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All the Right Buttons : VOX, <i> By Nicholson Baker, (Random House: $15; 165 pp.)</i>

<i> McFadden's last book was "Rain or Shine," a family memoir about her father's life on the rodeo circuit</i>

Reader, would you pick up the phone? Thank you.

Nicholson Baker’s novel “Vox” is cast in the form of a telephone conversation. I thought that we ought to discuss it the same way, except that our chat will be cheaper. In the book, Jim and Abby meet on an adult party line, VOX2, with a $2-per-minute charge.

Their conversation is explicit, often funny and, above all, erotic. Talk about “reach out and touch someone.” It’s difficult to discuss the book in the Los Angeles Times Book Review, though. Only last week, Queen Victoria was on the cover. Believe me, “Vox” couldn’t be more of a departure, although Abby does have a taste for Victorian pornography. In fact, Baker’s creation will you remind you of that old Q&A;, “Is sex dirty?” “It is if you do it right.”

Beginning with Jim’s question, “What are you wearing?,” he and Abby feed each other’s fantasies, describe their intimate histories, and finally, reach simultaneous climax. You’d think that the thought of what this call is costing would cool their ardor somewhat (I almost wrote “put a damper on things,” but I’m determined to avoid the double-entendre). Not so; while you can’t describe theirs as a love match, the two are instantly compatible. Jim’s never made a better investment, he tells Abby. “Really I think two dollars a minute is cheap for this. I need this. I’d spend twenty dollars a minute for this.”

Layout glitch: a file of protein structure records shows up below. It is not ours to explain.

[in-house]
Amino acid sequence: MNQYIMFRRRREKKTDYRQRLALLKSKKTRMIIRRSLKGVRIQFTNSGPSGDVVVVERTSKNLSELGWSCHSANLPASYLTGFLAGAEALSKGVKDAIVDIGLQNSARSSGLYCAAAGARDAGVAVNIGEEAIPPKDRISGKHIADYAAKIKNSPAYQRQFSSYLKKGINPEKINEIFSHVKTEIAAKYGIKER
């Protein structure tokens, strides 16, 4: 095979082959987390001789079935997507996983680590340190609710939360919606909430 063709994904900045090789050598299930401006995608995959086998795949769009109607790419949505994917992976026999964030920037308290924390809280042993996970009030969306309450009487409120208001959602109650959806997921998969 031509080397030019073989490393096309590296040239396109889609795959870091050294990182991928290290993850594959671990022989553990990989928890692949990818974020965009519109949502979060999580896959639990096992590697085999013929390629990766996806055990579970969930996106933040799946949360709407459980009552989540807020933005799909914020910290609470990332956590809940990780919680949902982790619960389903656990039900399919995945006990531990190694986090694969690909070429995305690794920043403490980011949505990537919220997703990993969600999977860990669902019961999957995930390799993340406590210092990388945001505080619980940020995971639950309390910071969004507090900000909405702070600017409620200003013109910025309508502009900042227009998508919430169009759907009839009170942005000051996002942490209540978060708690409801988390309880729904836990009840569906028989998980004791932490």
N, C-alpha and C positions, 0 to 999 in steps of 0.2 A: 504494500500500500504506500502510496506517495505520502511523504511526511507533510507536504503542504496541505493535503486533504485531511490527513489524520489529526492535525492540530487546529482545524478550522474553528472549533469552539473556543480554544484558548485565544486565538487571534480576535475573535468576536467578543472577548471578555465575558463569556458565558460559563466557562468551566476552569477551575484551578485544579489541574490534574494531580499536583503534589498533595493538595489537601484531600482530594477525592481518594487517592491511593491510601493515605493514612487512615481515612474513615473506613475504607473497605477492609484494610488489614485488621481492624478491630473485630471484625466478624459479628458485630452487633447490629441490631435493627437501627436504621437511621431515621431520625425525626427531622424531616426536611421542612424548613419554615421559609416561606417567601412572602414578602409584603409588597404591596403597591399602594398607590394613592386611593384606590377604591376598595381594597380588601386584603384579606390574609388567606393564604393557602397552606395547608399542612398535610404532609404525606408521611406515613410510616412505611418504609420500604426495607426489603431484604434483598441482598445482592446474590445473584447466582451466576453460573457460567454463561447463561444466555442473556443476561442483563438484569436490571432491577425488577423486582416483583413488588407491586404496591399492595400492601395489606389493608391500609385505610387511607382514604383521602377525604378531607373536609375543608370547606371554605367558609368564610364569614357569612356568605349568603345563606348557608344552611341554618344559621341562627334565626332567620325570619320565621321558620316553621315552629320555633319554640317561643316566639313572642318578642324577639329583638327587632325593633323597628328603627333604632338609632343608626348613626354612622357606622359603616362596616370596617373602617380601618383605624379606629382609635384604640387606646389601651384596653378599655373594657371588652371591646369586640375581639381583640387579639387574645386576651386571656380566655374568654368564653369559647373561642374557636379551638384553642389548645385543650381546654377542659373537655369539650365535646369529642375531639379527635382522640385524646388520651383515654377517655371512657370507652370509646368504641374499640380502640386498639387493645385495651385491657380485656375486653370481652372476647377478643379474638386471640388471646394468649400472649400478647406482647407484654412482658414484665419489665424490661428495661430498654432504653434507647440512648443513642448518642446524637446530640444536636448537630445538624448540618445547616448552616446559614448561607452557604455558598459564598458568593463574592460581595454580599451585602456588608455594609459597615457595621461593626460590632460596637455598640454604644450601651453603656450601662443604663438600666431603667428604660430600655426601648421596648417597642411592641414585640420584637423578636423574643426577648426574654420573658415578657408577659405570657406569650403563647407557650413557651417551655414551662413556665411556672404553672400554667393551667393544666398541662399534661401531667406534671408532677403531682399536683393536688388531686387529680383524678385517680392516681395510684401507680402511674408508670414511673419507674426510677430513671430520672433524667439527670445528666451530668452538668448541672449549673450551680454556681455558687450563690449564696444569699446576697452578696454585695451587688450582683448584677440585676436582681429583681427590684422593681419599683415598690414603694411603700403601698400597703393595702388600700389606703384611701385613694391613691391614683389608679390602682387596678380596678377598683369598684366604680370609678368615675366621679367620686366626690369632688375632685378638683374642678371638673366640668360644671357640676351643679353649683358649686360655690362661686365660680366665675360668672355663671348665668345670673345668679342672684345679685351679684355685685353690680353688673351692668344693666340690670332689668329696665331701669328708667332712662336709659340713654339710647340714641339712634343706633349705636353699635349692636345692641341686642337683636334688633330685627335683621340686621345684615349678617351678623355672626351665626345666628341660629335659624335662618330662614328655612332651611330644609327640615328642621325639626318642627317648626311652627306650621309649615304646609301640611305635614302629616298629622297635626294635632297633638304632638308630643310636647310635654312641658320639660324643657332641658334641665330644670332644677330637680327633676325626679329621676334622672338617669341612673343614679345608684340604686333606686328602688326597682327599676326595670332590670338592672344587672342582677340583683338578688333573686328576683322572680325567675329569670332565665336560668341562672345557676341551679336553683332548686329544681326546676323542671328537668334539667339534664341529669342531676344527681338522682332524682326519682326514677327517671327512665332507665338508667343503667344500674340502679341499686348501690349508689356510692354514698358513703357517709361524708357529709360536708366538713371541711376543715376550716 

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And there you have it, the ‘90s version of “I’d walk a million miles for one of your smiles.” Or as Abby wryly puts it, earlier in the conversation, “The things we do for love.” She then tells Jim about a sexual technique called a Valsalva, “which is where you take a breath and you clamp your throat shut and push hard , and if you do it right, you’re supposed to have a mind-blowing orgasm--tingling extremities, tingling roots of your hair, tingling teeth, I don’t know, the whole business.”